Leaving nearly makes up for lack of editorial nuance through sheer volume. Its more than 600 pages contain poems by writers I have found useful, even central to my own poetic practice (Myung Mi Kim, Arthur Sze, Wendy Xu, Ouyang Yu, John Yau, Timothy Yu, and the sui generis Wong May) (full disclosure: I provided the editors with Wong's contact information). It also features poems I enjoyed by writers I had not read before, but whom I knew of (Ocean Vuong, Jenny Xie, Bella Li). And it contains excellent poems by writers who, to my own shame, I had never even heard of (Bhanu Kapil, Gita Mammen, Jane Yeh).
Another commendable decision was to feature at least three poems per poet, and often four or five. This gave what I felt were outstanding poetic voices more space to stretch and add texture, while presumably giving less virtuosic writers the chance to demonstrate the best of their output. There were few instances of full-on disappointment; the writing is on the whole capable, and sometimes compelling, interesting, even moving.
As with any dictionary-sized book of poetry, I recommend approaching Leaving as a repository, reading it opportunistically and selectively, and otherwise mostly admiring its heft on a desk or bookshelf (much like The Penguin Book of English Verse). I, however, had to do the whole cover-to-cover deal, which was immensely fatiguing. By the time I landed in Australia, encountering recurring themes, situations and metaphors felt less like the joy of discovering familial resemblances and more like the suspicion that making your grandmother a symbol of tradition had been cliché for a long time, as even the editorial admits.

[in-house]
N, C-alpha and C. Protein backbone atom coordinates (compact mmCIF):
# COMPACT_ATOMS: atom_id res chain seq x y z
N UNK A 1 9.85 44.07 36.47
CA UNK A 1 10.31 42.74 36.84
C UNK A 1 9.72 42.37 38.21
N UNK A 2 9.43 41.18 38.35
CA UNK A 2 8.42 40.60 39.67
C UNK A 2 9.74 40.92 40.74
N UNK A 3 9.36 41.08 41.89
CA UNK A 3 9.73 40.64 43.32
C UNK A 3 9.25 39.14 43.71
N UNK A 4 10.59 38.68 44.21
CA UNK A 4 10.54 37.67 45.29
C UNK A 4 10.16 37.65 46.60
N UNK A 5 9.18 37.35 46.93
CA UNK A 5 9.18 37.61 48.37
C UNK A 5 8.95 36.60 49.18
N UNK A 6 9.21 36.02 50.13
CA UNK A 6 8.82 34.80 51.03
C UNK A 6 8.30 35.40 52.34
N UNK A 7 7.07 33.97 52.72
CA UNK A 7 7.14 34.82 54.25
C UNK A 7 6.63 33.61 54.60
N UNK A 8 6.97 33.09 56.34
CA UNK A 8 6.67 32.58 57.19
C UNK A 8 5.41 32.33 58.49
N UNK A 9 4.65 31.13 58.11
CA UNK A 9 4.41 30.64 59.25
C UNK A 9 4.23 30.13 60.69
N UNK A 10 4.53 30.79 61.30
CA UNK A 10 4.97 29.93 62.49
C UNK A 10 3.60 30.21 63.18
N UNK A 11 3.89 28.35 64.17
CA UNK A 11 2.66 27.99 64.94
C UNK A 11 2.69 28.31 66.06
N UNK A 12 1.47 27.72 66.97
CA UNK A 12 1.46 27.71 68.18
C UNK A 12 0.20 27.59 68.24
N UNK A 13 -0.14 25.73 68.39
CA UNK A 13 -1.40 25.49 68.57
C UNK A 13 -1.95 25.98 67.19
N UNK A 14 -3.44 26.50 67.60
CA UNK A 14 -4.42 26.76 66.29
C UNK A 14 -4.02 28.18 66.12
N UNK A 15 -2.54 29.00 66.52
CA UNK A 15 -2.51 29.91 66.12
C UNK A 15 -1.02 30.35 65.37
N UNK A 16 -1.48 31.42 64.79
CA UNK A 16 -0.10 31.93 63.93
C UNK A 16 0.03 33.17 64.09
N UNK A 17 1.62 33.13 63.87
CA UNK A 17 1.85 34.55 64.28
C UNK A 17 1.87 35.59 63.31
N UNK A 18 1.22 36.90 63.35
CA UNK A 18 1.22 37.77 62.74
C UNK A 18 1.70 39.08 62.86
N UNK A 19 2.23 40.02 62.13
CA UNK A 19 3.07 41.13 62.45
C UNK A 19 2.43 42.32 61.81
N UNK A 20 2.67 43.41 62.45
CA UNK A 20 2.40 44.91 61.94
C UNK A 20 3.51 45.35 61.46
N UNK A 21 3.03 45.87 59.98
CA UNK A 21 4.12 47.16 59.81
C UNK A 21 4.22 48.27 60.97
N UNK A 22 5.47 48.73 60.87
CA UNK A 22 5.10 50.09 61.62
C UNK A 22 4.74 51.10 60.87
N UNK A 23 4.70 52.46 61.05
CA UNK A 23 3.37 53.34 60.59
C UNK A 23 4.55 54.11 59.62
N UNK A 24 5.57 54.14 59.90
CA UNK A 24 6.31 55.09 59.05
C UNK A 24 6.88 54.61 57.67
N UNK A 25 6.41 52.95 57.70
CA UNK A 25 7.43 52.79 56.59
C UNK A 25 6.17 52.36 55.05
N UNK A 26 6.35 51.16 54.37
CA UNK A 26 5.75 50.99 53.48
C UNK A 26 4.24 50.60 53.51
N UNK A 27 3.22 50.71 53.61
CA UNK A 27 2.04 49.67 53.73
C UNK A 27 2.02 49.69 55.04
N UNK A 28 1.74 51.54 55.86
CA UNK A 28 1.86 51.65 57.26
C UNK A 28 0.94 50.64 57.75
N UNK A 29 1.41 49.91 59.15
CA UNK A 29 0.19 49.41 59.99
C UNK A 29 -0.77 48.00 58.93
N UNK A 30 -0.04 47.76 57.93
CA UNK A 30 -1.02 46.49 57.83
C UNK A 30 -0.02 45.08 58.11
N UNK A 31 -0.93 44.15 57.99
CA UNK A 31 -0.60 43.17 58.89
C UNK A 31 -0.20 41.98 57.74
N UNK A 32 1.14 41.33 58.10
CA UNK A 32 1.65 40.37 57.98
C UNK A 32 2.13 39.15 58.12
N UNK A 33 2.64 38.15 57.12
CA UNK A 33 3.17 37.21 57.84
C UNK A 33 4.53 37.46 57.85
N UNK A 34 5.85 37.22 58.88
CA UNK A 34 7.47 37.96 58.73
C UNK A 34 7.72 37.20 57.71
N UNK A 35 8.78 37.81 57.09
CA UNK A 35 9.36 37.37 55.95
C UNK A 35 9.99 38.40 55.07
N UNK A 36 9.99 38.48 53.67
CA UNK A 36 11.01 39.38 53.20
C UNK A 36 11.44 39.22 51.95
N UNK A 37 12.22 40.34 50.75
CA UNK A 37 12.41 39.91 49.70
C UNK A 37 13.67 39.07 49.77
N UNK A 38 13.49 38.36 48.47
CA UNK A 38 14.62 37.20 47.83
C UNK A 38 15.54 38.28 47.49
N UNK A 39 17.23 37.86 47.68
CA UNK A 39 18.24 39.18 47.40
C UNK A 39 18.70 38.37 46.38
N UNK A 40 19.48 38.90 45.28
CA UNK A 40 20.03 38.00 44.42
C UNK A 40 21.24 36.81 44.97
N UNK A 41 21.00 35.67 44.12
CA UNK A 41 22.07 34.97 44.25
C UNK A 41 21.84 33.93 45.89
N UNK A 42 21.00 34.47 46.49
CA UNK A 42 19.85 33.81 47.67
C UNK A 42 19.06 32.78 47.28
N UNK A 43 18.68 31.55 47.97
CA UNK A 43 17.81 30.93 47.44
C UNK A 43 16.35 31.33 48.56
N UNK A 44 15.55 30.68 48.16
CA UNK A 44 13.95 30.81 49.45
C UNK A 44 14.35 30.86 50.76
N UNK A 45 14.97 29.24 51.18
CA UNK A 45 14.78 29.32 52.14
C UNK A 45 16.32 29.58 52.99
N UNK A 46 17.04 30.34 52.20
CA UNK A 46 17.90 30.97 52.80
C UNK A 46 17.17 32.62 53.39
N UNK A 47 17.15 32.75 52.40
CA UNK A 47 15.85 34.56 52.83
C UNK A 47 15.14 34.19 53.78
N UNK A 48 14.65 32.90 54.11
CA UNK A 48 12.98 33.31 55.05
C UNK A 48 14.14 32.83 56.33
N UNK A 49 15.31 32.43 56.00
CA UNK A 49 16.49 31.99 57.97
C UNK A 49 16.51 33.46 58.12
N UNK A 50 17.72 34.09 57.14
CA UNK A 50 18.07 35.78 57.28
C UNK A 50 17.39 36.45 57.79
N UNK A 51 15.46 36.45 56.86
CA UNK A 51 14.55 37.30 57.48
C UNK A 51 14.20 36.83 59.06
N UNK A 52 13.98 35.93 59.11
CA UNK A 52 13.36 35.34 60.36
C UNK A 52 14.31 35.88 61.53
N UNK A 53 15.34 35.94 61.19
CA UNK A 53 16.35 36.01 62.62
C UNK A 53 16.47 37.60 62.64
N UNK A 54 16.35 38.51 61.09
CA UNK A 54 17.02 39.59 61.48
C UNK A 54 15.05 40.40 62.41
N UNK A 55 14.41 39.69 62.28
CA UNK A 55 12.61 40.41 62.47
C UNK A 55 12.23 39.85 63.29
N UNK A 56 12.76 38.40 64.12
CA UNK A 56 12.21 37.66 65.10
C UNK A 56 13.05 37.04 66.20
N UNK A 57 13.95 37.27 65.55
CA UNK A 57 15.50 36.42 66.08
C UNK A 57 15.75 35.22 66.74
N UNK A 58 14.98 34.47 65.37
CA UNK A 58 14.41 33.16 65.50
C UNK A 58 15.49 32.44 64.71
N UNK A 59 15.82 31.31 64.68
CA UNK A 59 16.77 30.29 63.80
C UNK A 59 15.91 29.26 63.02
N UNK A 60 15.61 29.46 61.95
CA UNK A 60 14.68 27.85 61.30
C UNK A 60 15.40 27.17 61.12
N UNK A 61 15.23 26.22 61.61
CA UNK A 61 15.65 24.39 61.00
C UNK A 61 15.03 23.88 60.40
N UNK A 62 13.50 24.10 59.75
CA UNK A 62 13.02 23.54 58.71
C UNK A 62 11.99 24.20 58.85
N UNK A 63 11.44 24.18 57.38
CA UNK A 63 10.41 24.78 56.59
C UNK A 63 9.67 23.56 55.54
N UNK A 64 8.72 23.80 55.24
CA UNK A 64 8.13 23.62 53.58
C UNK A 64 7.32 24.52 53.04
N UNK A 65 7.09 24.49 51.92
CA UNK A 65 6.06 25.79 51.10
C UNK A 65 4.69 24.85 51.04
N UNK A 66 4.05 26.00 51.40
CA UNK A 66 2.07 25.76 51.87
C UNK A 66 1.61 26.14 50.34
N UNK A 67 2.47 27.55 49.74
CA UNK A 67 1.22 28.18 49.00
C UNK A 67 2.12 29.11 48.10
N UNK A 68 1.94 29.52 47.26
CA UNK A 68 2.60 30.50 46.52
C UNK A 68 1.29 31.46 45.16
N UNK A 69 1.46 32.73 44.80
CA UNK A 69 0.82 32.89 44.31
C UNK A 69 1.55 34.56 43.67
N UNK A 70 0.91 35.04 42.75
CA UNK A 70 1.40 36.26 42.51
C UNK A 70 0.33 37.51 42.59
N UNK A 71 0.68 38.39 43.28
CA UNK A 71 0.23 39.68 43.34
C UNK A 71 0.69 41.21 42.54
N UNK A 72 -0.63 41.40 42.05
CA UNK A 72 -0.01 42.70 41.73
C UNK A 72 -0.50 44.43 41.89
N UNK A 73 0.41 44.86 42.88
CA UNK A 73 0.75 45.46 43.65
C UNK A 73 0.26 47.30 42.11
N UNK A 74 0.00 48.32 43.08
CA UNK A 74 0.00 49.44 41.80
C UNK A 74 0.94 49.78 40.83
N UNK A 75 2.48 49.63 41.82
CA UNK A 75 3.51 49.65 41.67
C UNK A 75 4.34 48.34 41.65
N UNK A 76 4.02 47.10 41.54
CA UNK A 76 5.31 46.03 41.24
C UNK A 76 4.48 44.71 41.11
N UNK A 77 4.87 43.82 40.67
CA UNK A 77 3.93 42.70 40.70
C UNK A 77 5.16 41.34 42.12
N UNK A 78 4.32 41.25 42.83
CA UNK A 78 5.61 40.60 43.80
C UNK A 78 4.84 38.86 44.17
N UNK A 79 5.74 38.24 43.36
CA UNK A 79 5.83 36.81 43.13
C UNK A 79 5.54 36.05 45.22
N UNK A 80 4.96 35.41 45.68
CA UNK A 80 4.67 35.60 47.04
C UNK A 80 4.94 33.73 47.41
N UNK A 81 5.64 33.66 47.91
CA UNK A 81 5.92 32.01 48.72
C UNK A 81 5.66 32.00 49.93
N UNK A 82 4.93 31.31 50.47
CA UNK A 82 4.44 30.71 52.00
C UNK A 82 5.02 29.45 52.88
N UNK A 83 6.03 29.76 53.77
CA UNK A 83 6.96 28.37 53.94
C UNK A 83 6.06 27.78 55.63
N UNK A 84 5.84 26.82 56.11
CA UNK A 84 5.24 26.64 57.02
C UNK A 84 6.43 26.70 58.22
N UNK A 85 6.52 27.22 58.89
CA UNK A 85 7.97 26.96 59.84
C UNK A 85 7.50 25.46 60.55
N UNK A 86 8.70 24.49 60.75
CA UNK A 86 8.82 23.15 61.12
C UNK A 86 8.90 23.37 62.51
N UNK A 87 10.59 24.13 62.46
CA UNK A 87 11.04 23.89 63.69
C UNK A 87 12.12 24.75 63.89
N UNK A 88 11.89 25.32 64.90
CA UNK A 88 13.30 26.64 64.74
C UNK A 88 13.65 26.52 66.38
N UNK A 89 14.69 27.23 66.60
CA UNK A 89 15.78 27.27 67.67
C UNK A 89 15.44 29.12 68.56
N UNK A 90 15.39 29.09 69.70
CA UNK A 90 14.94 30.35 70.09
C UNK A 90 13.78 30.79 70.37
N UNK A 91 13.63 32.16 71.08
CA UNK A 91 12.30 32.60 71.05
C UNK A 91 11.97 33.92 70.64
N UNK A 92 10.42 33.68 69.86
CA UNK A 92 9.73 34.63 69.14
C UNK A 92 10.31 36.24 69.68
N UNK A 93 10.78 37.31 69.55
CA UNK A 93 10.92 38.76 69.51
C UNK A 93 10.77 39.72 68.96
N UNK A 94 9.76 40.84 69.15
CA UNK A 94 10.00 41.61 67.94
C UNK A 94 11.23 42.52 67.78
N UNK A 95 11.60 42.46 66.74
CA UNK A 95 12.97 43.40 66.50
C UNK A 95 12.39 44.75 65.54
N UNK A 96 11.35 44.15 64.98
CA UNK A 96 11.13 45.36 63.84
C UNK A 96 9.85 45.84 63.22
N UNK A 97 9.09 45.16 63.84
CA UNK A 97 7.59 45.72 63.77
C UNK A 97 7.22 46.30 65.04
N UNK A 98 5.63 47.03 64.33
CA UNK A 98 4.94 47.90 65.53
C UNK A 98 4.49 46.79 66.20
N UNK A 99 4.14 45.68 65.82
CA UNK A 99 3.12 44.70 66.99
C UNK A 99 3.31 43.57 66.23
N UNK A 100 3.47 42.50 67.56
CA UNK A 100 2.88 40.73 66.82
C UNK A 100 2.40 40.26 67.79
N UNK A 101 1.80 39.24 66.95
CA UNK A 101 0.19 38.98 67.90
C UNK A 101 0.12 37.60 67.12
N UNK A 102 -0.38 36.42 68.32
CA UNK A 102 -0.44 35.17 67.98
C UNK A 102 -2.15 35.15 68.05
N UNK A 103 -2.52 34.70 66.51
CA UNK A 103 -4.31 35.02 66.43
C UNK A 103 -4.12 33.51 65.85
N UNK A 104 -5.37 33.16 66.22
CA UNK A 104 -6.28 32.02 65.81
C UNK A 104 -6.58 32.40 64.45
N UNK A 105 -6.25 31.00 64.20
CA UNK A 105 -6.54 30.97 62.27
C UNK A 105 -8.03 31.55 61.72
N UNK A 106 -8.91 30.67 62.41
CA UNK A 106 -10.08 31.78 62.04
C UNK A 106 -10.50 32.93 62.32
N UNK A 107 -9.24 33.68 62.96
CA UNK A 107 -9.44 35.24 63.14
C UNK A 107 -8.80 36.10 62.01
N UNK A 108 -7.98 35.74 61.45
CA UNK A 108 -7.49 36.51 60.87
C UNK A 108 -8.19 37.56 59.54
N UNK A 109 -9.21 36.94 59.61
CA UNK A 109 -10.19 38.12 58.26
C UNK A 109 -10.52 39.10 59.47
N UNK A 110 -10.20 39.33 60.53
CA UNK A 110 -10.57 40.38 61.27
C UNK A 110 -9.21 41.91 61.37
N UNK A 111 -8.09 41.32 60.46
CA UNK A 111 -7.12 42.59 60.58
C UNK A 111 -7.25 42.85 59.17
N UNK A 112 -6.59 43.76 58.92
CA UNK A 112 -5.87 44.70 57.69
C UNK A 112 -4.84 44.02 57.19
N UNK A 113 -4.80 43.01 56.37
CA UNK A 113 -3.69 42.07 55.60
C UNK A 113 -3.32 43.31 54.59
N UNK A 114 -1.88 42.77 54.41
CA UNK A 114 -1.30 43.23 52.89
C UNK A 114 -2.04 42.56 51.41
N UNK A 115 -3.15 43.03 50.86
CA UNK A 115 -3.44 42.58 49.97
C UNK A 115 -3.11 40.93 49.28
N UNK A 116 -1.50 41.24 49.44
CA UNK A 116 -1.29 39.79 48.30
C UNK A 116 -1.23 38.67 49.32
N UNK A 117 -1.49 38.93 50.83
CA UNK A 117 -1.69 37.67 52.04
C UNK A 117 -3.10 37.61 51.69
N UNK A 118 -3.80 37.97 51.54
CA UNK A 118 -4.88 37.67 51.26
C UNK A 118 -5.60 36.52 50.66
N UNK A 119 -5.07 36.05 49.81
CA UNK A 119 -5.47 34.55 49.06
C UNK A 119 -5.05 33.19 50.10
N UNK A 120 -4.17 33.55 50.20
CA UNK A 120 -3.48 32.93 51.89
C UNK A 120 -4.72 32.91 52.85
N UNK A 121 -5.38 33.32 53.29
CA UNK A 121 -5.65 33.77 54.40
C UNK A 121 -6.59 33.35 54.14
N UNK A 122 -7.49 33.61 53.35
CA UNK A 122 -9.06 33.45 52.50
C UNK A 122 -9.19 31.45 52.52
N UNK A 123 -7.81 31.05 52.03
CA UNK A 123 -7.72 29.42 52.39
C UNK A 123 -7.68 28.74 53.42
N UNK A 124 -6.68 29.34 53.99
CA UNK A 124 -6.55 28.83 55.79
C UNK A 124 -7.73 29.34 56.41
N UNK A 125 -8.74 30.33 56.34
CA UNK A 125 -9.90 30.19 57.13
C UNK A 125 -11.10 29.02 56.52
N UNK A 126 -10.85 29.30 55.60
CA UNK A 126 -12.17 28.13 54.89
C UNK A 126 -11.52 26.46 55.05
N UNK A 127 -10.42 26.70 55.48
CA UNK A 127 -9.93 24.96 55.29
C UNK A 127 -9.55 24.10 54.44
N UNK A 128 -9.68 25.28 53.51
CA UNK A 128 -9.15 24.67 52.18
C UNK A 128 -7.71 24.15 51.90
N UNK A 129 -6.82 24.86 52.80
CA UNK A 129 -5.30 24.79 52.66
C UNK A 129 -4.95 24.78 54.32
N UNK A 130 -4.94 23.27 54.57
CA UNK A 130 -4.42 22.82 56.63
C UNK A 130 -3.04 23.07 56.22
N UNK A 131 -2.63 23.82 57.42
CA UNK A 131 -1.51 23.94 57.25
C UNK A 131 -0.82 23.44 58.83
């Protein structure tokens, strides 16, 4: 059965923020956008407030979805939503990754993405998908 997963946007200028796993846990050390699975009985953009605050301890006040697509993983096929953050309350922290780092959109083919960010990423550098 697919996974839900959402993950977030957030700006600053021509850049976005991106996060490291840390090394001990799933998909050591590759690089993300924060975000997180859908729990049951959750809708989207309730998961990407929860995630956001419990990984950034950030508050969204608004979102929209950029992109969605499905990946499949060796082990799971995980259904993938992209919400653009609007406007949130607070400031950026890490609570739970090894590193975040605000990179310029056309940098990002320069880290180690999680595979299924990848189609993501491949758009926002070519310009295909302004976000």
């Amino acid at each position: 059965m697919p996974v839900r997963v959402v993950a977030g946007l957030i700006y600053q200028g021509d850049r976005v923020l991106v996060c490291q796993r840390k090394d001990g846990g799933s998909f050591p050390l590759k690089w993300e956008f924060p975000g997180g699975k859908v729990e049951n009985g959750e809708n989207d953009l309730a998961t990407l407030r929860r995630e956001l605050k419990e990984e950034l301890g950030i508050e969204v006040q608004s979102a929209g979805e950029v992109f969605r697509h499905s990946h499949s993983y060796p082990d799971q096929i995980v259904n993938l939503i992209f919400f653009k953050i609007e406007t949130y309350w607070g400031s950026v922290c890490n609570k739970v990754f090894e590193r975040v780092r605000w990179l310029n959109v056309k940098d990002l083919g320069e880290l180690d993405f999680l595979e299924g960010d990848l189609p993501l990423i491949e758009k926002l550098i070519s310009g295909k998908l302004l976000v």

In a world of 5G connectivity, cheap air travel, and relatively porous borders, it seems easier than ever for people to move to another place to live, work, or study, much less to encounter a different place through a short trip, or in a game, film or book. So one difficulty I have with diaspora as an artistic category is my sense that physical and cultural displacement have always been normal and unremarkable, at least among the kinds of people I imagine would care for a book of Anglo-Asian poetry. Something more, or sharper, needs to be done with "the diasporic".
A related difficulty is my sense that if diaspora is the pre-eminent marker of displacement, then we miss something fundamental about those who stay, observing a land or culture they thought was "theirs" change beyond all recognition around them. Few poems (notably "An Aboriginal Tale" by Ouyang Yu) consider the possibility that no matter whether you stick around or leave, you stand to be dislocated and scattered. There are signs that people are coming alive to the limits of globalisation; a virus that becomes a worldwide threat precisely because of the ease at which we move about is one awkward symbol of these times.
I had hoped To Gather Your Leaving would have attempted delving into these various contradictions and difficulties. The book's mere existence is a mark of incredible effort; just imagining obtaining rights makes me feel like lying down, much less thinking about how much time was taken to research, proof and typeset it. I just wish more effort were made to consider what an anthology says and does—or doesn't say and do. And far from wanting to discourage the editors, I hope that they continue to consider anthologising a worthwhile activity, and that their next volume will fill the lacunae of this first one. My children, wherever they may have to live, will need it.QLRS Vol. 19 No. 2 Apr 2020